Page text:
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The Siren Song of Strategic Autonomy

A recent report by the European Commission’s in-house think tank has called for Europe to aim for more “strategic autonomy.” But what may seem like an innocuous goal could easily take an economic-nationalist turn, with serious implications for world trade and the global economy.

BRUSSELS – For over a year, US President Donald Trump’s protectionist war against China – and his broader use of import tariffs to advance geopolitical objectives – has been fueling anxiety about the future of world trade. But tariffs are only the tip of the iceberg of economic nationalism. If the world doesn’t navigate carefully, hidden hazards could sink the global trading system.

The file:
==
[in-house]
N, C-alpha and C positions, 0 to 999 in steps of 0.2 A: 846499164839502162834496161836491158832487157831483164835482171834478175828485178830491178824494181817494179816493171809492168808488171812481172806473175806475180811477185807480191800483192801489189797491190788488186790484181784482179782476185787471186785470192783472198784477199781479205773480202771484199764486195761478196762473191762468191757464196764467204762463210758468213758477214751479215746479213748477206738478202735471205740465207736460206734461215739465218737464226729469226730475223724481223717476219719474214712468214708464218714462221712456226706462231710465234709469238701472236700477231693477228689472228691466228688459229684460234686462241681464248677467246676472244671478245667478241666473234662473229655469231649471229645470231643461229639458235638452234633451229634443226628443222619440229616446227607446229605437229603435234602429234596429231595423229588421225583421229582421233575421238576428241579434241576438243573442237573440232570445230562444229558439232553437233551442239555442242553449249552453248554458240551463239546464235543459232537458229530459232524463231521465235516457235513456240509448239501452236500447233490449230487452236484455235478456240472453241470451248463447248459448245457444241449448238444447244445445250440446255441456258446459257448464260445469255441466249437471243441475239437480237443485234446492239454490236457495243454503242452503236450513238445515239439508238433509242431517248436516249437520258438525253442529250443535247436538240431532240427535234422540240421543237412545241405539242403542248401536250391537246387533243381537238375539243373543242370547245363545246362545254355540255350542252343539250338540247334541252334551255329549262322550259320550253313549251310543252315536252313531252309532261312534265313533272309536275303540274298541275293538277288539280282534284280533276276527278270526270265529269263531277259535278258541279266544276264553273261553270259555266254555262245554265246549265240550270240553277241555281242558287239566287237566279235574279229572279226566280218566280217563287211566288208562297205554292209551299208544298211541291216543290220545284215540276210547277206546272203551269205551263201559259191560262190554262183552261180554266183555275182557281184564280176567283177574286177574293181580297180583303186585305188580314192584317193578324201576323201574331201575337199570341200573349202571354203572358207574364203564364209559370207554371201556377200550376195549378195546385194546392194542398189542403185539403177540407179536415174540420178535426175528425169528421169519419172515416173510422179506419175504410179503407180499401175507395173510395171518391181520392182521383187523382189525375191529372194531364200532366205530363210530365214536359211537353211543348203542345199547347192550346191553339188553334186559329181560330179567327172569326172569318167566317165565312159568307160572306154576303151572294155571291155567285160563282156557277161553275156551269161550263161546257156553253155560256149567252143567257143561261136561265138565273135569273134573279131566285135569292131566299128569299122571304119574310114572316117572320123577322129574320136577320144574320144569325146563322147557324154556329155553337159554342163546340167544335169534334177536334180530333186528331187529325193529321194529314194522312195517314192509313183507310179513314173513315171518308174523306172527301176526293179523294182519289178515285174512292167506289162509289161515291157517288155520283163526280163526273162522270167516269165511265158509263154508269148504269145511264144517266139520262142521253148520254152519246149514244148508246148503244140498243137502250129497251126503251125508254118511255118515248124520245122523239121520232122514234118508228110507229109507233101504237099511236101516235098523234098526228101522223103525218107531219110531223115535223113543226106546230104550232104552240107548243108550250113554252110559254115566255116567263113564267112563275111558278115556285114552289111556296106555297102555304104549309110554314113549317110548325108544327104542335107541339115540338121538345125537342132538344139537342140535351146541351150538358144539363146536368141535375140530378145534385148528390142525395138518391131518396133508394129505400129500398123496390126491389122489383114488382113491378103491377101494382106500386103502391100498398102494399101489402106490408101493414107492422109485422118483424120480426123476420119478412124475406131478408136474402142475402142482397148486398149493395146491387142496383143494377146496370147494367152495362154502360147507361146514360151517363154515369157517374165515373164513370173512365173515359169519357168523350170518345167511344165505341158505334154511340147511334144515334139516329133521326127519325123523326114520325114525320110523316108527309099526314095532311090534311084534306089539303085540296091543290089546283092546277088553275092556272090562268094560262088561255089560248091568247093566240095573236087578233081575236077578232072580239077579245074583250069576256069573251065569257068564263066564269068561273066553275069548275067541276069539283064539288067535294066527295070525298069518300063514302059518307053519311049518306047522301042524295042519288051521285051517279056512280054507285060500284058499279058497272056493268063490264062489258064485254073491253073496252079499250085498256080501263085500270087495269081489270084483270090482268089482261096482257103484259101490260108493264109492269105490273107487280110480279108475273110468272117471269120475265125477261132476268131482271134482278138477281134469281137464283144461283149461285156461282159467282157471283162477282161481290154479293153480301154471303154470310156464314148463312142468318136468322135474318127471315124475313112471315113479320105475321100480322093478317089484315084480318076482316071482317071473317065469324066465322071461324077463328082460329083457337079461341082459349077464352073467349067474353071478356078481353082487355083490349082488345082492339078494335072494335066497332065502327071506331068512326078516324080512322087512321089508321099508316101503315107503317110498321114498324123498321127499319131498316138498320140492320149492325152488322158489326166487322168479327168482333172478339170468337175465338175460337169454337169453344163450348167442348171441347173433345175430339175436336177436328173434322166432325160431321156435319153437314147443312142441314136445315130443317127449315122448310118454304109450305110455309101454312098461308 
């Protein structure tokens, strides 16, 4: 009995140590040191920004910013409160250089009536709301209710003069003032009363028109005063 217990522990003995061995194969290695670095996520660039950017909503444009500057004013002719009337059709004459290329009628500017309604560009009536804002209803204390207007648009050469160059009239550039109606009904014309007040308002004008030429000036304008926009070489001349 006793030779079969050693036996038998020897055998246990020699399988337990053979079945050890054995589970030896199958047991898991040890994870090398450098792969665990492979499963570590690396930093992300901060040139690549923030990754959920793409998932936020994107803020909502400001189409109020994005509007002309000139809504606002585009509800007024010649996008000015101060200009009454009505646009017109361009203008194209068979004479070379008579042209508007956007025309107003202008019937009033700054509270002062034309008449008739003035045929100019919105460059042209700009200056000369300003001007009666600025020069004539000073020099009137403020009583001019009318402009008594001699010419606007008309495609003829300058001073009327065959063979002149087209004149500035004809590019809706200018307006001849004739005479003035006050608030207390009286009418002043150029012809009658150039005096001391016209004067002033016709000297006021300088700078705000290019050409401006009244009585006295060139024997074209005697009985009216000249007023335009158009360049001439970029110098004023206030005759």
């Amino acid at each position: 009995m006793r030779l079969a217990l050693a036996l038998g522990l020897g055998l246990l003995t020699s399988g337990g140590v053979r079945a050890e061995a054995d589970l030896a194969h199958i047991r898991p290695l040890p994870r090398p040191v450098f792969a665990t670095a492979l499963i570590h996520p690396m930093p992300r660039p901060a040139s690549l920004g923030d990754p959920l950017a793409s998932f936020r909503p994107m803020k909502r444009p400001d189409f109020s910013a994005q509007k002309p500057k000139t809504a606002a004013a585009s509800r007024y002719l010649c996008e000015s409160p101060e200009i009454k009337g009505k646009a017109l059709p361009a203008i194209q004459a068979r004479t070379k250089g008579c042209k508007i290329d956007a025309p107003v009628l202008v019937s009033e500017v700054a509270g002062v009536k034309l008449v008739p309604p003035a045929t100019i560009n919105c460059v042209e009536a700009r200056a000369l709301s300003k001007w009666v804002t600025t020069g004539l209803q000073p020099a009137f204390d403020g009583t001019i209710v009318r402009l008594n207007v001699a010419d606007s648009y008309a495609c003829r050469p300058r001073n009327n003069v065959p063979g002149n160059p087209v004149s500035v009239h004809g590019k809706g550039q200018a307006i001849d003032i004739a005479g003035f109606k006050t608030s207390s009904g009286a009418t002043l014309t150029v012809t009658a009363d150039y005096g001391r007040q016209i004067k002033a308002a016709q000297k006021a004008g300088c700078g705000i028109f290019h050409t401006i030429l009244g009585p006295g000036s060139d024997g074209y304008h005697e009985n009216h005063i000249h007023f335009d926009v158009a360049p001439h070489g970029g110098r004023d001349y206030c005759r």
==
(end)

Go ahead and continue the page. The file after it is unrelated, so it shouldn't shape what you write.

The United States has not found any followers in its aggressive use of tariffs. In developing countries, there is little pressure to implement similar measures, because so many firms manufacture globally, and even those that do not depend on global supply chains. And in developed economies, major sectors that struggled to cope with import competition in the past – such as the clothing and steel industries – have by now mostly adjusted, and no longer play an important role. This explains why US business leaders largely opposed Trump’s tariffs. It thus seems unlikely that the use of tariffs will spread beyond the US-China dispute.

Despite involving the world’s two largest economies, the tariff war seems to be petering out. Even the self-declared “tariff man” is starting to recognize the limits of this policy instrument. A growing body of evidence indicates that, contrary to most economists’ expectations, Chinese firms have increased their prices in line with tariffs, negating any benefit the US might reap from squeezing its suppliers.

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